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Protecting Without Being Overprotective
2 min read

Protecting Without Being Overprotective

Protecting Without Being Overprotective

It is hard to think about parenting when we see thousands violently looting and destroying property in more than 40 cities around the country. Curfews have been called and there’s a growing sentiment of unrest. Dr. Martin Luther King’s niece Alveda reminded us of his great words that remain relevant today,

"Love, not hate; peace, not violence; and universal brotherhood, not racism."

The black community has had enough. We have all had enough. Kareem Abdul-Jabbar, former professional basketball player, wrote in an op-ed in the LA Times on Saturday,

"The black community’s main concern right now isn’t whether protesters are standing three or six feet apart or whether a few desperate souls steal some T-shirts or even set a police station on fire, but whether their sons, husbands, brothers and fathers will be murdered by cops or wannabe cops just for going on a walk, a jog, a drive. Or whether being black means sheltering at home for the rest of their lives because the racism virus infecting the country is more deadly than COVID-19. What you should see when you see black protesters in the age of Trump and coronavirus is people pushed to the edge, not because they want bars and nail salons open, but because they want to live. To breathe."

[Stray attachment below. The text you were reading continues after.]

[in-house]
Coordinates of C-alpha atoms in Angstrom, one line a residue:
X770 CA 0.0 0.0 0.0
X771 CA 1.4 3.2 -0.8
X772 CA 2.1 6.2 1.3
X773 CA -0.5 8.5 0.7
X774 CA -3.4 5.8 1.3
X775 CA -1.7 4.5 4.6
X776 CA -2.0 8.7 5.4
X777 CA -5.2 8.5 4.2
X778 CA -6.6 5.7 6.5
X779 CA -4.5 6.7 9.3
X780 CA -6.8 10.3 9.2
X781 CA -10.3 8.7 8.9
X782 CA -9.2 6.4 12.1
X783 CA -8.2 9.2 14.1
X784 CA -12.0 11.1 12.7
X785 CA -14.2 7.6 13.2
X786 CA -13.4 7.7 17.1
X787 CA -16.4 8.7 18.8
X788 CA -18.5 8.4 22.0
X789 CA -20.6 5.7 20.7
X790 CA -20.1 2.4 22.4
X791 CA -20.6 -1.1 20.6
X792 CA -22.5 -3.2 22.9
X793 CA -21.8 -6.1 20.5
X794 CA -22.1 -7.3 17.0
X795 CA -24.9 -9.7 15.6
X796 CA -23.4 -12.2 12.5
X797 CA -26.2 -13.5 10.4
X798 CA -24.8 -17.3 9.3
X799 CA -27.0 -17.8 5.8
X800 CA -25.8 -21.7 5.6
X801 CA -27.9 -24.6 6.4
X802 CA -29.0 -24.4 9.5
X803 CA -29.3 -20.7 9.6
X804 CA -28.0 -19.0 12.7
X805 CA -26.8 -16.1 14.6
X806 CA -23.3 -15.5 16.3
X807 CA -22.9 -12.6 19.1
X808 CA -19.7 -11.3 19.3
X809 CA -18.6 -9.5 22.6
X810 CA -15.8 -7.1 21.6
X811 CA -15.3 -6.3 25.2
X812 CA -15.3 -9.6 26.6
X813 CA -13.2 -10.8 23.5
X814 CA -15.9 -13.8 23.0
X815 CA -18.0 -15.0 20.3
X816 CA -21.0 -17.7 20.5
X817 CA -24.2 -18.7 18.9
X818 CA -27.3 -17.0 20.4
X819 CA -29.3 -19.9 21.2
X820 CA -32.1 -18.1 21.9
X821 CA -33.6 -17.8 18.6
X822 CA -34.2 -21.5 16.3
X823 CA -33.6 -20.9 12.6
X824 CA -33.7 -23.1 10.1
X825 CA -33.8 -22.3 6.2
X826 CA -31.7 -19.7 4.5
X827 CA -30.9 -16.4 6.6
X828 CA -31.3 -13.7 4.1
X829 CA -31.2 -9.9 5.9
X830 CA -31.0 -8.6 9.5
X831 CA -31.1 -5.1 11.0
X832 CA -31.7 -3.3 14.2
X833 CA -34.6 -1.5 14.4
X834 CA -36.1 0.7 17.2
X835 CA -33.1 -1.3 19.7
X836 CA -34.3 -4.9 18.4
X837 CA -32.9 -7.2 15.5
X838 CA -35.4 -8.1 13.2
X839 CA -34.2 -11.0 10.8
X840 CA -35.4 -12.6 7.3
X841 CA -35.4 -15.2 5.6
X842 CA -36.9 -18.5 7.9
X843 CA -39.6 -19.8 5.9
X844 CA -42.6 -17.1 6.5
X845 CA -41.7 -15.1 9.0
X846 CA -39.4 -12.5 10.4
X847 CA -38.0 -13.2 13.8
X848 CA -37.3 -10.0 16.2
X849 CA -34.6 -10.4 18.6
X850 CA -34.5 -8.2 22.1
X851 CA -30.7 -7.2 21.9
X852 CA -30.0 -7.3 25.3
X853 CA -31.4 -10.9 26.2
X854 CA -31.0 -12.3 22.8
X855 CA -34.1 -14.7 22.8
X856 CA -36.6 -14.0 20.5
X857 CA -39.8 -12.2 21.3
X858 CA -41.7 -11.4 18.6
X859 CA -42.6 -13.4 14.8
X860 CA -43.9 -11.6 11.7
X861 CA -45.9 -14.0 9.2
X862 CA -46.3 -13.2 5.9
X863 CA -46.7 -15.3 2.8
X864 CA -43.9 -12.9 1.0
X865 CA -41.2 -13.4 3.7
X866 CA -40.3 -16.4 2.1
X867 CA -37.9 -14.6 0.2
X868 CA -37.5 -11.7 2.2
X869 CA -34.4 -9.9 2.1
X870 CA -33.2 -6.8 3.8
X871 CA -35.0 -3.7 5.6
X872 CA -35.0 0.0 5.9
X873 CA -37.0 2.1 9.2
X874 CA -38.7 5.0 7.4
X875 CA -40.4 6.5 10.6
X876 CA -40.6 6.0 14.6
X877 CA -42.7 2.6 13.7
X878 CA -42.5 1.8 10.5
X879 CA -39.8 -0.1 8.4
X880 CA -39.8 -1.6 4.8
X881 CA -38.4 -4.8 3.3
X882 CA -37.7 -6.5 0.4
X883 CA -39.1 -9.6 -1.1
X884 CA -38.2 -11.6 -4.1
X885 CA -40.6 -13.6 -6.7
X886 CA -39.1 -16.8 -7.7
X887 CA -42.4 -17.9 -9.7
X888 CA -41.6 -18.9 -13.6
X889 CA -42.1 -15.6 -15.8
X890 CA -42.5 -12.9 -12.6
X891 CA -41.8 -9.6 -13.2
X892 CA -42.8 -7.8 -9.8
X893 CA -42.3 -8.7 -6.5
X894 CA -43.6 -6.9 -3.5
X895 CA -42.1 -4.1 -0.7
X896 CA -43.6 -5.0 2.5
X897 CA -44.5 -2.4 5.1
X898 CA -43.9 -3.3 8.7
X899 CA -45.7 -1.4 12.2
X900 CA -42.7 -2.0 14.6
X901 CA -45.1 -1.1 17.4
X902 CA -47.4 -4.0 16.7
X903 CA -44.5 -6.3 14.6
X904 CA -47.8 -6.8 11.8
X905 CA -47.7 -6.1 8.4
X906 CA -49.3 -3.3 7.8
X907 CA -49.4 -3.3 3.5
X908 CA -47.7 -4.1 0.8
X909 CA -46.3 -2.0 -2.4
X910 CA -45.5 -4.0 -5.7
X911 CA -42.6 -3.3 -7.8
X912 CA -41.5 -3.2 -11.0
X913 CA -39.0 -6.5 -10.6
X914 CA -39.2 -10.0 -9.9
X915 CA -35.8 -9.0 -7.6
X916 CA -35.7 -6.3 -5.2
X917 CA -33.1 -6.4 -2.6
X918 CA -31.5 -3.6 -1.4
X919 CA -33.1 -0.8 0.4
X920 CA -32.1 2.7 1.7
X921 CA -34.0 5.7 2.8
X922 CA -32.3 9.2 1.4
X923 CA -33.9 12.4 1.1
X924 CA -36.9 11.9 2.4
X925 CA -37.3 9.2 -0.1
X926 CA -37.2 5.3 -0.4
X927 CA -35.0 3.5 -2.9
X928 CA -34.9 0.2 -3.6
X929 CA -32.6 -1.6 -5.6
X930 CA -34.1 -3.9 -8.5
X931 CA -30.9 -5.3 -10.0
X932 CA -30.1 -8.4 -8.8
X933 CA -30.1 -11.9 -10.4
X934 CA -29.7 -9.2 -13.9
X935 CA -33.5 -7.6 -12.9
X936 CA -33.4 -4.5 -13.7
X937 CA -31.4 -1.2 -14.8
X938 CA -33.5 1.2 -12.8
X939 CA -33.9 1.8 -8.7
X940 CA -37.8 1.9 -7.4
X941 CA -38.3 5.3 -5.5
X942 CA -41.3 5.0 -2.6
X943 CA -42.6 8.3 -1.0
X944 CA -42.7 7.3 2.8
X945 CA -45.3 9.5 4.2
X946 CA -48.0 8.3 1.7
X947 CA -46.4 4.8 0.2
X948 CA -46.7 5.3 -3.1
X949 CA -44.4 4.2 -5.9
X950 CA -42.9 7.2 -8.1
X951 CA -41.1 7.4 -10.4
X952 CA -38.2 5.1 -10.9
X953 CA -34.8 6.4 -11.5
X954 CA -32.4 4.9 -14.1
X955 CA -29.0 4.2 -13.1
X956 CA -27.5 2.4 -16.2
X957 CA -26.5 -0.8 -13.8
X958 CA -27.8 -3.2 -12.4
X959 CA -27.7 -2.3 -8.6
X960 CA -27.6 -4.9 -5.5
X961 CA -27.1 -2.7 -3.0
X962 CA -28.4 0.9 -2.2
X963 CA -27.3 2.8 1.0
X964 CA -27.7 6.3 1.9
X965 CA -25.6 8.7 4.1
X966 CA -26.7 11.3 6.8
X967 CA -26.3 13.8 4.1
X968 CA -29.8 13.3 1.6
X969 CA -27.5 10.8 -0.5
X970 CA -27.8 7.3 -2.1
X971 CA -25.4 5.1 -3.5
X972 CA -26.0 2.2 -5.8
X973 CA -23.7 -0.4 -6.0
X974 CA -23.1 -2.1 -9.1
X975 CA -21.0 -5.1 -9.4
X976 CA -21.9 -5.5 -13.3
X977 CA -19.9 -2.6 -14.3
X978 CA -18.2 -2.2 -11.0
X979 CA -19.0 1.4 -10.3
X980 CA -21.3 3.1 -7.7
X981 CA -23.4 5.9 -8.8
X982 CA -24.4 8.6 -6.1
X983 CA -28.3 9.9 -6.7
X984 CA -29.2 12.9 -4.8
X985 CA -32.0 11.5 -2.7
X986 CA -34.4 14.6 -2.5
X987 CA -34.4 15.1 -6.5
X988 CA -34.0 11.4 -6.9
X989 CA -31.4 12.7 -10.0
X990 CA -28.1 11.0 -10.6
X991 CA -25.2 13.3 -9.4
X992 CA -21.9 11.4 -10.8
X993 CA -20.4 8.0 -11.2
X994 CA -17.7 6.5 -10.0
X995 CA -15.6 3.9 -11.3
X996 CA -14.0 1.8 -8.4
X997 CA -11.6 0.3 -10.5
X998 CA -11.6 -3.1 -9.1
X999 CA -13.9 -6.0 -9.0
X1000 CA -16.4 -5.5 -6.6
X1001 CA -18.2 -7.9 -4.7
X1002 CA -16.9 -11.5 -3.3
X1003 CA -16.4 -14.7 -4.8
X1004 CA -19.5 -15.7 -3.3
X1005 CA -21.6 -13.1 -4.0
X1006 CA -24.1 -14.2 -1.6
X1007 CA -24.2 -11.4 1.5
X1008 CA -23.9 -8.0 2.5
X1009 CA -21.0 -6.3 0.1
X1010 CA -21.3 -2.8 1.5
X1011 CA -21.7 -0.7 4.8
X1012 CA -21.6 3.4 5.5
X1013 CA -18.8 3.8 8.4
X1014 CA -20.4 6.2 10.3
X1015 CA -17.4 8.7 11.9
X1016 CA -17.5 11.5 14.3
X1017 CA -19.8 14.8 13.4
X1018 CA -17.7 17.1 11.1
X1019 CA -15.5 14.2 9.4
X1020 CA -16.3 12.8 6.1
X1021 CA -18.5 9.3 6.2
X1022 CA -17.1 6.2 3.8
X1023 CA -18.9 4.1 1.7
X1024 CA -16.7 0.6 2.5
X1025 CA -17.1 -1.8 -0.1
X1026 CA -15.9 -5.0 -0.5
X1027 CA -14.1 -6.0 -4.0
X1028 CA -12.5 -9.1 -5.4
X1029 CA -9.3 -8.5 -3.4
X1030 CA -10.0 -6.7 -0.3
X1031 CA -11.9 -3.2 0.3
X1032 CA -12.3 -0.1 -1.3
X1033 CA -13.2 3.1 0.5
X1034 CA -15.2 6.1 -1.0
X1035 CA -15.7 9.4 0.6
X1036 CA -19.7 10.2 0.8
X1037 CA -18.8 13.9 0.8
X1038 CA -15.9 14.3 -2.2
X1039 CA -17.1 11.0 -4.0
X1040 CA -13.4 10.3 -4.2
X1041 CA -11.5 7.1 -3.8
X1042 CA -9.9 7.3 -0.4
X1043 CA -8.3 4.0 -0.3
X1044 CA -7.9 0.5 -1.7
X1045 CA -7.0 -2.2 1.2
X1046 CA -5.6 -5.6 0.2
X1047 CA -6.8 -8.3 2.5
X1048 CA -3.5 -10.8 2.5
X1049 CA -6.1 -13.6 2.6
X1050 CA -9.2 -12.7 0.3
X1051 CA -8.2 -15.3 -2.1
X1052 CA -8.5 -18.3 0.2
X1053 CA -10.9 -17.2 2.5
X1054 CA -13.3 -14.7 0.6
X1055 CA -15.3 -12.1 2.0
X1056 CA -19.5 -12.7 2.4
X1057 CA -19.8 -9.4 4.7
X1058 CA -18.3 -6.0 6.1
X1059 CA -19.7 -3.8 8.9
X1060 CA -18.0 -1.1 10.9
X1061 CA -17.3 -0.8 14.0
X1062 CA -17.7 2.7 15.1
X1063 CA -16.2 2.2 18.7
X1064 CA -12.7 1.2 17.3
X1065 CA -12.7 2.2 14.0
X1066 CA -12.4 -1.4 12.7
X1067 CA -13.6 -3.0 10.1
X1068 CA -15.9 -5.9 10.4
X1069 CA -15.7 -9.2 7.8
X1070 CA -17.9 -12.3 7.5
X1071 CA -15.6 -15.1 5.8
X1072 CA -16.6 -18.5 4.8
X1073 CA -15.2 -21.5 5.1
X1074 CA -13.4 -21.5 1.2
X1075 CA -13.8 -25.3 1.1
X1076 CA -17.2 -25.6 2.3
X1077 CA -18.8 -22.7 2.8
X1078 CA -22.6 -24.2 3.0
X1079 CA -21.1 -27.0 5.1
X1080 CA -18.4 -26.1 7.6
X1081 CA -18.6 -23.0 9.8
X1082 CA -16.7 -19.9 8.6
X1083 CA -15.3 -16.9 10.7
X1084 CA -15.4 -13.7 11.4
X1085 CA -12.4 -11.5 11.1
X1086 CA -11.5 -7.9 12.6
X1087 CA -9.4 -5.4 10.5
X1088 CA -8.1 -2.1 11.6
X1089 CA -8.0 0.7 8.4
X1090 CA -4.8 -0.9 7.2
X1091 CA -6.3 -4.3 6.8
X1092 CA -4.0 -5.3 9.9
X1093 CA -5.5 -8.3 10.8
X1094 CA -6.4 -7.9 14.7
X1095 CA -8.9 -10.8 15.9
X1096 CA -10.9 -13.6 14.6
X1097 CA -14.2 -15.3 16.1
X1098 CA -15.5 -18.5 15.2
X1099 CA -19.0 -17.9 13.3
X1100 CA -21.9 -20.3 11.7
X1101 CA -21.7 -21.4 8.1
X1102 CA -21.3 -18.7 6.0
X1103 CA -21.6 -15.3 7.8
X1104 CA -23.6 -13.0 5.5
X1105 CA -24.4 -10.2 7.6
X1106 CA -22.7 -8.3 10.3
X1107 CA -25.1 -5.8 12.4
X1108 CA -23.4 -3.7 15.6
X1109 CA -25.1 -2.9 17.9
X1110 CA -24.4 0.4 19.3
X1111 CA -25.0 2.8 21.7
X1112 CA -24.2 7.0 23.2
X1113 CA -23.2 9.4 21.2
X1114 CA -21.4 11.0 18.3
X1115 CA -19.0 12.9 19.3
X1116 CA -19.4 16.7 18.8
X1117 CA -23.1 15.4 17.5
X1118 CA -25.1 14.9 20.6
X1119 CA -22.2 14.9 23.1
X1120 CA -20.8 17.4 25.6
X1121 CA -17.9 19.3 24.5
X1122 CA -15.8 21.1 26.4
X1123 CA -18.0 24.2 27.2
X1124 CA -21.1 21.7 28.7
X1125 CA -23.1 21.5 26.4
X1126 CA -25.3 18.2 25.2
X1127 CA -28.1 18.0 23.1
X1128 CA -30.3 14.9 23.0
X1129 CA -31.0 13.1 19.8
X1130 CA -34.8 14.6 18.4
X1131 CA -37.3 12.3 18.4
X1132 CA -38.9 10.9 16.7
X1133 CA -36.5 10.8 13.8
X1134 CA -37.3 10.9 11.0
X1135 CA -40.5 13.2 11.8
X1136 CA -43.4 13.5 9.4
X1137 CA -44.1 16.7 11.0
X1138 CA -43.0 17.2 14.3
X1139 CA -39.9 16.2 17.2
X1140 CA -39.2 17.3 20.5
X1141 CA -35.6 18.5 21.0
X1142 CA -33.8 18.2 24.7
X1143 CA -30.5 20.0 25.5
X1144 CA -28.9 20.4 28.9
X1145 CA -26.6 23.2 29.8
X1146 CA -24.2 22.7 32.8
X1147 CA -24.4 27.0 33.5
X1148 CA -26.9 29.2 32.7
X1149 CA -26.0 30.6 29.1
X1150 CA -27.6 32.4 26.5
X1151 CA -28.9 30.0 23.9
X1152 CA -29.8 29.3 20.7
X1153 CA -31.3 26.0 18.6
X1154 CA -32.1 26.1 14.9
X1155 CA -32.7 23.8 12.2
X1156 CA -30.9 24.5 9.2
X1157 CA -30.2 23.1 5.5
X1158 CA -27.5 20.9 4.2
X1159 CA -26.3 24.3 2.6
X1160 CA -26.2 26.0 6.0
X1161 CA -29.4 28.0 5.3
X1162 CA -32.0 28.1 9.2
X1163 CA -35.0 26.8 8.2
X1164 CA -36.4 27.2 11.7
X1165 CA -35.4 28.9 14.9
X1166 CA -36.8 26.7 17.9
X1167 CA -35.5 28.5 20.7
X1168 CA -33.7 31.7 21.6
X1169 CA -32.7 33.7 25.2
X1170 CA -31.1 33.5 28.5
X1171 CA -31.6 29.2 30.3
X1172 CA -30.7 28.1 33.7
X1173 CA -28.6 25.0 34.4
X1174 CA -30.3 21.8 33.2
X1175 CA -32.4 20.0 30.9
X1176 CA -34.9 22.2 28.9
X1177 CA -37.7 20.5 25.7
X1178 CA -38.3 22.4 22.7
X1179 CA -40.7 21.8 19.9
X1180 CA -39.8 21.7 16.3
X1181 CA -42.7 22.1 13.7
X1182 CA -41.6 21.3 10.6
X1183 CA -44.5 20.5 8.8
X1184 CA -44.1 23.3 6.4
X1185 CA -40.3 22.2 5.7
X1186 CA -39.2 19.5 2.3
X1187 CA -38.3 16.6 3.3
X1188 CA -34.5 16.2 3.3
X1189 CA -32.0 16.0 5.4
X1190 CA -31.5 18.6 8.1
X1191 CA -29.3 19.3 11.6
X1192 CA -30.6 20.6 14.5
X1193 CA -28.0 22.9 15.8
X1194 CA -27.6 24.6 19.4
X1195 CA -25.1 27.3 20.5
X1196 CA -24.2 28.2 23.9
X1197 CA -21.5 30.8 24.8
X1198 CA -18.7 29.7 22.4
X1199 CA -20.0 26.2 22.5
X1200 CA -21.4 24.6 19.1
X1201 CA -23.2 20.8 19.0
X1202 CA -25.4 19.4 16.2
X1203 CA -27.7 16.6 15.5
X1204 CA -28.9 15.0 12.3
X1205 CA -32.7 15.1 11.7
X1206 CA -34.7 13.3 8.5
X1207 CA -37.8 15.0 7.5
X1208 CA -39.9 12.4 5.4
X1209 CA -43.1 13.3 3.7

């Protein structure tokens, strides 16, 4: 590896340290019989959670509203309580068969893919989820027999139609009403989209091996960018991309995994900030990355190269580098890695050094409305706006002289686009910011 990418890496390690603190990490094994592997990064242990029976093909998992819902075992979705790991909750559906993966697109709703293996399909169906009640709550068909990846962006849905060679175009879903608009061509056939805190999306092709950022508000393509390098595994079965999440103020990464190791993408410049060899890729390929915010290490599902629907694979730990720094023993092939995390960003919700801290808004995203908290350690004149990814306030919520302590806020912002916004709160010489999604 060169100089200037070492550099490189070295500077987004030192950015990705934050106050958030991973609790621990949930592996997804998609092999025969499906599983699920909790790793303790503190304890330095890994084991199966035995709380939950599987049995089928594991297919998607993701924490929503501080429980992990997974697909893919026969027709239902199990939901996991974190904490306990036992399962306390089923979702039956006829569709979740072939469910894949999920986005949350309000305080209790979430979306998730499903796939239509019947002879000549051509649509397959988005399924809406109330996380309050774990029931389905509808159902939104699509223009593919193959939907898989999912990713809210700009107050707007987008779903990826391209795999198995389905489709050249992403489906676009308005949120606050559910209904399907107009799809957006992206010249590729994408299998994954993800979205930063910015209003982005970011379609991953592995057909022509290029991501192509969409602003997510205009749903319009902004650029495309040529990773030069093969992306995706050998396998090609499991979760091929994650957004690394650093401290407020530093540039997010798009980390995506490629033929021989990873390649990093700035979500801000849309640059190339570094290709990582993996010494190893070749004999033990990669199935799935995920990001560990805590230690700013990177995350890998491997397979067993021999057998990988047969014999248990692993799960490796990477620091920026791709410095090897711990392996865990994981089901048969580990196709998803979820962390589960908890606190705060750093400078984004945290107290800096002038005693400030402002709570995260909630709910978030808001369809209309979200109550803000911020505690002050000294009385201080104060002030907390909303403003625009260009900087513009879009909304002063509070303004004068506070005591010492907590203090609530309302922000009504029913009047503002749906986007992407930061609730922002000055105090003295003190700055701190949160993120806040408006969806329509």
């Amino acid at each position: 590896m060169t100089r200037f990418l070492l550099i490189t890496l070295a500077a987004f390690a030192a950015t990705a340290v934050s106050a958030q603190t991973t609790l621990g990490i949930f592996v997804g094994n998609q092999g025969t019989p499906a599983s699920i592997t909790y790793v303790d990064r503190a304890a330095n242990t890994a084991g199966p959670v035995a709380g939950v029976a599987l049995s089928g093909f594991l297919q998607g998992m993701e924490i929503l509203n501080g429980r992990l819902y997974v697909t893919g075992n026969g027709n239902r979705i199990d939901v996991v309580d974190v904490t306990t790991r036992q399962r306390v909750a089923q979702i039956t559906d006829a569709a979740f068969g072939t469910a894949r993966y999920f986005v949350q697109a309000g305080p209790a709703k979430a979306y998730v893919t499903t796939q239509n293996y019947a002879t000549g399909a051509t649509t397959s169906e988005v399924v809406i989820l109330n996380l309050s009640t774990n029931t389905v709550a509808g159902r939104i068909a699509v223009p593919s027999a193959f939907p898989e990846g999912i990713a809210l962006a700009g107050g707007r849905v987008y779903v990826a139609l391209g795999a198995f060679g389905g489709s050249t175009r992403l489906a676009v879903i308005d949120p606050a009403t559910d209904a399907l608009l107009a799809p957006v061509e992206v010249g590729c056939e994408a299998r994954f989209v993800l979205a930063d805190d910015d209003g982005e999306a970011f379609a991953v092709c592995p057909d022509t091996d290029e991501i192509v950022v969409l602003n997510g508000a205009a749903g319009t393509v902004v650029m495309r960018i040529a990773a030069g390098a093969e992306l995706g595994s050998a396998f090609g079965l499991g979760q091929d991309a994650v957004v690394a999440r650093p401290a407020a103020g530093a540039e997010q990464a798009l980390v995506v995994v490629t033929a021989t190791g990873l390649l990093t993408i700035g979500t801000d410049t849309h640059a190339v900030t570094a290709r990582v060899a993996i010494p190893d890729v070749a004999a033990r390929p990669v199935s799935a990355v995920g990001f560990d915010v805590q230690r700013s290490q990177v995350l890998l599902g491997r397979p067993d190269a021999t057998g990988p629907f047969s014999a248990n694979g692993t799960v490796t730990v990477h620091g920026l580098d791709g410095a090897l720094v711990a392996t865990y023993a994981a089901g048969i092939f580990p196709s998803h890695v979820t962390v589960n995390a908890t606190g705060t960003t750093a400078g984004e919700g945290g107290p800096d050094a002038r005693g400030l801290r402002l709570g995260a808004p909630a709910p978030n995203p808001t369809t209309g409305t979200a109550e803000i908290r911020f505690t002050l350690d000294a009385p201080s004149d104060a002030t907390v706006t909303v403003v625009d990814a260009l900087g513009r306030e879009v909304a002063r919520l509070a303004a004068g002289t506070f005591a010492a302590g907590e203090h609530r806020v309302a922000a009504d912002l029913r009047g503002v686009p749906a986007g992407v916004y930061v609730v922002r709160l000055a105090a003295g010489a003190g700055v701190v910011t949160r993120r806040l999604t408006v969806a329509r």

We were already fighting a war against COVID-19 and now we are also reminded we are fighting a war against injustice.

The world is dangerous. It's our instinct as parents to protect. As kids get older, they can learn to protect themselves. You can help teach them. Well-meaning parents often inadvertently over protect their kids. Parents make too many accommodations for their kids and shelter them from reality and its challenges. I understand because I am a parent and a grandparent and my gut reaction is always to protect. You need to remember, you want them to be self-reliant and they won't be if you're always by their side. Adversity can be good. Bumps and bruises heal.

Two of my core principles are trust and respect for your child. This is part of my T.R.I.C.K. philosophy. These behaviors are even more important now in the midst of this pandemic and rioting. We need to take care of our family and make sure our kids know how important they are to us.  Make sure you have open and honest communication so they can confide the pain they are feeling and the thoughts they have. Their fears are real and it is important to be there to listen.

Times are hard for all of us and in times like this it is important to remember that when you can’t control what’s happening, challenge yourself to control the way you respond to what’s happening. That is where your power is. And model this for your children. They will be grateful for a lifetime.

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